Orbital cellulitis is infection affecting the tissue within the orbit and around and behind the eye.
- Infection can spread to the orbit from sources such as the sinuses around the nose.
- Symptoms include pain, swelling, red eye, fever, a bulging eye, impaired vision, and impaired eye movements.
- Usually, computed tomography or magnetic resonance imaging of the orbits is done.
- Antibiotics are given by vein and the person is admitted to the hospital.
(See also Introduction to Eye Socket Disorders.)
Both orbital cellulitis and preseptal cellulitis are more common among children. Preseptal cellulitis is far more common than orbital cellulitis. However, orbital cellulitis is more dangerous.
Orbital cellulitis usually is caused by spread of an infection to the orbit from the sinuses around the nose (nasal sinuses) but can also be spread from infection of the teeth or bloodstream. An animal or insect bite or another wound to the eyelids can also spread infection and lead to orbital cellulitis.
Without adequate treatment, orbital cellulitis can lead to blindness as well as to severe illness. Infection can spread to the brain (meningitis) and spinal cord, or blood clots can form and spread from the veins around the eye to involve a large vein at the base of the brain (the cavernous sinus) and result in a serious disorder called cavernous sinus thrombosis.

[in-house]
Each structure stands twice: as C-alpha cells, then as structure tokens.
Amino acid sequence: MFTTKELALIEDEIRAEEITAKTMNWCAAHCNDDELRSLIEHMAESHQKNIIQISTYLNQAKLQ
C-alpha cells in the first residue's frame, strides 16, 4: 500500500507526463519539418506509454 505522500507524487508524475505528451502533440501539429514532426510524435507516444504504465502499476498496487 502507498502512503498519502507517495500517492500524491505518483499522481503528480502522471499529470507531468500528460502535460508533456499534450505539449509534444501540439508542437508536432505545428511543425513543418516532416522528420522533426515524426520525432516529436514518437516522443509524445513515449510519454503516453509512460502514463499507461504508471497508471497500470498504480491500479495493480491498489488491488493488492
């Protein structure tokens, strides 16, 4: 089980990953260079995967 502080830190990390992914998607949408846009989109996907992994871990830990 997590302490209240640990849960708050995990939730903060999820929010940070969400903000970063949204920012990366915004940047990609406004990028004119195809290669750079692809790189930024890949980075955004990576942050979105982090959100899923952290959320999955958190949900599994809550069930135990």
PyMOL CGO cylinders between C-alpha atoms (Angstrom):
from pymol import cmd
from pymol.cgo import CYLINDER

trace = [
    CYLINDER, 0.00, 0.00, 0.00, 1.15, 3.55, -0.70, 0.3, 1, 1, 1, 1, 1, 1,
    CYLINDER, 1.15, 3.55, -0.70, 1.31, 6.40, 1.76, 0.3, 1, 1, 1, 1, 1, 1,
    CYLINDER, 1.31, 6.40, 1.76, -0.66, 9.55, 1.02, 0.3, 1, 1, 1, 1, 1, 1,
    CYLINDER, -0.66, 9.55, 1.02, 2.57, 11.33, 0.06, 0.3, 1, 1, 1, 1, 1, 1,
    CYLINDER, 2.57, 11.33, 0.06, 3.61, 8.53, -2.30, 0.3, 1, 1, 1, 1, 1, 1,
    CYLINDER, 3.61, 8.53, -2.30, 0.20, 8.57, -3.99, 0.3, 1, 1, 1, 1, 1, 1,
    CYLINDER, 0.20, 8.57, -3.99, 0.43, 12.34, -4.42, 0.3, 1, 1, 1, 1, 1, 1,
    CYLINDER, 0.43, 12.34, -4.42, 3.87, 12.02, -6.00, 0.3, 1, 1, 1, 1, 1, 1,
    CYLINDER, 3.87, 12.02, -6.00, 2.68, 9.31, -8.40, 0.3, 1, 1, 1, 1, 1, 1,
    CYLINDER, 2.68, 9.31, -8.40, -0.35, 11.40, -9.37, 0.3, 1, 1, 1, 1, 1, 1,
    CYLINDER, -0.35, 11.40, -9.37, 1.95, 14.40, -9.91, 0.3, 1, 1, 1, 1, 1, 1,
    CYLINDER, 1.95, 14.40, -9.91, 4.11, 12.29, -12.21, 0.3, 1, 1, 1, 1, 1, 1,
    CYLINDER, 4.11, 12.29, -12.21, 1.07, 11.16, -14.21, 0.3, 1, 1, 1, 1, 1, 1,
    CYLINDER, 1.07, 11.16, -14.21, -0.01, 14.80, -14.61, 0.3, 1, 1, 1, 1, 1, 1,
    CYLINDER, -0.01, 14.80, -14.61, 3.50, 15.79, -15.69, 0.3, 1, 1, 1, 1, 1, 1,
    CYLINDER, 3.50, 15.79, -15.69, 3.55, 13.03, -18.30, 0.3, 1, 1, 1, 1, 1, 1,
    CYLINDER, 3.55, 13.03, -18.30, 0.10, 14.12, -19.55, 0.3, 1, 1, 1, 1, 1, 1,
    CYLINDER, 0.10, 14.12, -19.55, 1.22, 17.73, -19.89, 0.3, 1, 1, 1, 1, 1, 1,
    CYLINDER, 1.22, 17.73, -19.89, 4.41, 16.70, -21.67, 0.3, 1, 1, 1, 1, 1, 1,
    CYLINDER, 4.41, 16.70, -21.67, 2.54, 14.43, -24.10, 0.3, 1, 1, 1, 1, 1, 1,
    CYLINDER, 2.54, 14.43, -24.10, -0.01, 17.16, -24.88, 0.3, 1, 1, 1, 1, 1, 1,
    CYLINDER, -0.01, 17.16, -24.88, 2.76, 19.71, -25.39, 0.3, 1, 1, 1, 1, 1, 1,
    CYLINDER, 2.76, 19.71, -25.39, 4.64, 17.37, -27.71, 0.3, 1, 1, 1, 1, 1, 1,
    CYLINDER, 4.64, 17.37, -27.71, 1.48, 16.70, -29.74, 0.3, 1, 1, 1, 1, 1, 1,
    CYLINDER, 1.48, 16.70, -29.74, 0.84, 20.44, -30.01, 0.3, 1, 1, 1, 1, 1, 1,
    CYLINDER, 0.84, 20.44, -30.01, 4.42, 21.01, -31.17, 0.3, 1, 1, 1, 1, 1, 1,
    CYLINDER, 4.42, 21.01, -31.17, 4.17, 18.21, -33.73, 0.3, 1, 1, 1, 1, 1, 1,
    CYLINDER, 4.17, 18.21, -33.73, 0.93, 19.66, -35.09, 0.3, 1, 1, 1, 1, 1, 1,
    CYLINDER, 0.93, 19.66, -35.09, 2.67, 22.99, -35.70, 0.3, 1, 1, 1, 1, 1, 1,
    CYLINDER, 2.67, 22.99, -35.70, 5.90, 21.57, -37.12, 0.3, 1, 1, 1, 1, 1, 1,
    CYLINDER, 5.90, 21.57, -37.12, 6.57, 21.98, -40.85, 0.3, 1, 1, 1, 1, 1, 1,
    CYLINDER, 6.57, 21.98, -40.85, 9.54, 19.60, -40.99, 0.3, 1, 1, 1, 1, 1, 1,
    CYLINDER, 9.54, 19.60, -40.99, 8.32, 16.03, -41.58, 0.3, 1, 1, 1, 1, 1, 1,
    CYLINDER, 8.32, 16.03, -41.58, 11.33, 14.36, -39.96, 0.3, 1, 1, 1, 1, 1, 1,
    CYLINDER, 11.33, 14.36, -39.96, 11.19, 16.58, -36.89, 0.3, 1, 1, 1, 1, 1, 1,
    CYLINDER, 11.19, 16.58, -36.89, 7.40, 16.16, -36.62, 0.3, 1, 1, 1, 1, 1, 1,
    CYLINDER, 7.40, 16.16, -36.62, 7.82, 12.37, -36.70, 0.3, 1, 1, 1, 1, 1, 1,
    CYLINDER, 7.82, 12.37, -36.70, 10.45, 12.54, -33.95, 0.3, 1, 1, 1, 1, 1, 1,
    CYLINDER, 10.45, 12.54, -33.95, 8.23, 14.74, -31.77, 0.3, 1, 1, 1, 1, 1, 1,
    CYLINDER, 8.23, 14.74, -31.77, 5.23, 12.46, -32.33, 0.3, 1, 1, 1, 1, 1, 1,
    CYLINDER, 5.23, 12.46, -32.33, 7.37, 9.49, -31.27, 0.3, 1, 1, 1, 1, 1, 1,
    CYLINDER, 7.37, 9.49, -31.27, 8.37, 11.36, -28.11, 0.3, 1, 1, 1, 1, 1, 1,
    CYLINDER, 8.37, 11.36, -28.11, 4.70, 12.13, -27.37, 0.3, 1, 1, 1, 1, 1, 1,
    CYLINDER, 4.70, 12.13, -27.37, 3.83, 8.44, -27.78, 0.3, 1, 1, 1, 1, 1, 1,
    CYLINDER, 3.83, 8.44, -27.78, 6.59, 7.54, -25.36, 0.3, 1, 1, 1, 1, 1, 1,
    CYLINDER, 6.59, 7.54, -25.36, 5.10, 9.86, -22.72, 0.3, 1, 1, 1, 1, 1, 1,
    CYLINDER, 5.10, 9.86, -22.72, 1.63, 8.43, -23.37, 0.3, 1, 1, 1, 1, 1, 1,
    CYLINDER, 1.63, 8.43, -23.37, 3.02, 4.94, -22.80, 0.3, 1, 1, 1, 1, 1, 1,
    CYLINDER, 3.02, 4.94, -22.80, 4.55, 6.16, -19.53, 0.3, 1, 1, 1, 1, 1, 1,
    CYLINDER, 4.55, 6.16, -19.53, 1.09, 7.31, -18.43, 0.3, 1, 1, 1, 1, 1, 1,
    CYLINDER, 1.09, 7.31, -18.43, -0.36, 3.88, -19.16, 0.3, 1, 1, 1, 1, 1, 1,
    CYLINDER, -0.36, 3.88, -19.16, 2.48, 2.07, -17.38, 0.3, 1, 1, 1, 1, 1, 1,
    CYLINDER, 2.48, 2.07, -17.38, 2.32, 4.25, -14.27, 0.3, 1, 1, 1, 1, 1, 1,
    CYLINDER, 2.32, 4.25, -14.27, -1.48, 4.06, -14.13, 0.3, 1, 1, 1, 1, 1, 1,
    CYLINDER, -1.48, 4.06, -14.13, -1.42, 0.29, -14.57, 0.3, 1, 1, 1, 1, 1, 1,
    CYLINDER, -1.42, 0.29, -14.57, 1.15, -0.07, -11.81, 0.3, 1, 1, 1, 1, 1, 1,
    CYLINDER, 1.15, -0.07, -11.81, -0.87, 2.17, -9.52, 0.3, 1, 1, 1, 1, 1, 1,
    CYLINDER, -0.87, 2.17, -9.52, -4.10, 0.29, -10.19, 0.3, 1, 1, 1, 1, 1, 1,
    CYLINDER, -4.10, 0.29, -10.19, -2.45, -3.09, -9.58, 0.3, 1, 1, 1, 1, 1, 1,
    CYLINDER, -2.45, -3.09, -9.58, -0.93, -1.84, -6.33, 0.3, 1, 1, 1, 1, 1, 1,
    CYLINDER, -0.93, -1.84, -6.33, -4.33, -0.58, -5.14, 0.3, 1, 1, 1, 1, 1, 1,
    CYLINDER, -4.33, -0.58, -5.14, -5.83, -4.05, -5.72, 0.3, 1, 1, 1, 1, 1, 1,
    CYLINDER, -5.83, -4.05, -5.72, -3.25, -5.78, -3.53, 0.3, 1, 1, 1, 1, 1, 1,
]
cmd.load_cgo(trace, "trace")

Symptoms of orbital cellulitis include
- A bulging eye (proptosis)
- Red eye
- Reduced eye movement
- Double vision
- Pain with eye movement
- Swollen eyelids
Eventually, vision becomes impaired.
- Doctor's evaluation
- Computed tomography or magnetic resonance imaging
- Cultures of blood and samples from nasal sinus
Doctors can usually recognize orbital cellulitis without diagnostic tests. However, computed tomography (CT) or magnetic resonance imaging (MRI) usually is done to confirm the diagnosis. Also, determining the cause may require further assessment, including examination of the teeth and mouth and CT or MRI of the nasal sinuses. Often, doctors obtain samples from the nasal sinuses as well as blood samples and send them to a laboratory for testing. The samples are cultured (to grow microorganisms) to determine what bacteria are causing the infection, which areas are infected, and which antibiotic should be used. A person with orbital cellulitis is examined by an ophthalmologist (a medical doctor who specializes in eye disorders).
- Admission to the hospital
People with orbital cellulitis are typically admitted to the hospital. Antibiotics are started as soon as possible, before the results of the laboratory testing are known. Antibiotics are given by vein. The antibiotic used at first may be changed if the culture results suggest that another antibiotic would be more effective. Sometimes surgery is needed if vision is impaired, to drain a collection of pus (abscess) or an infected nasal sinus, to remove a foreign body, or to help treat the infection if antibiotics alone are not effective.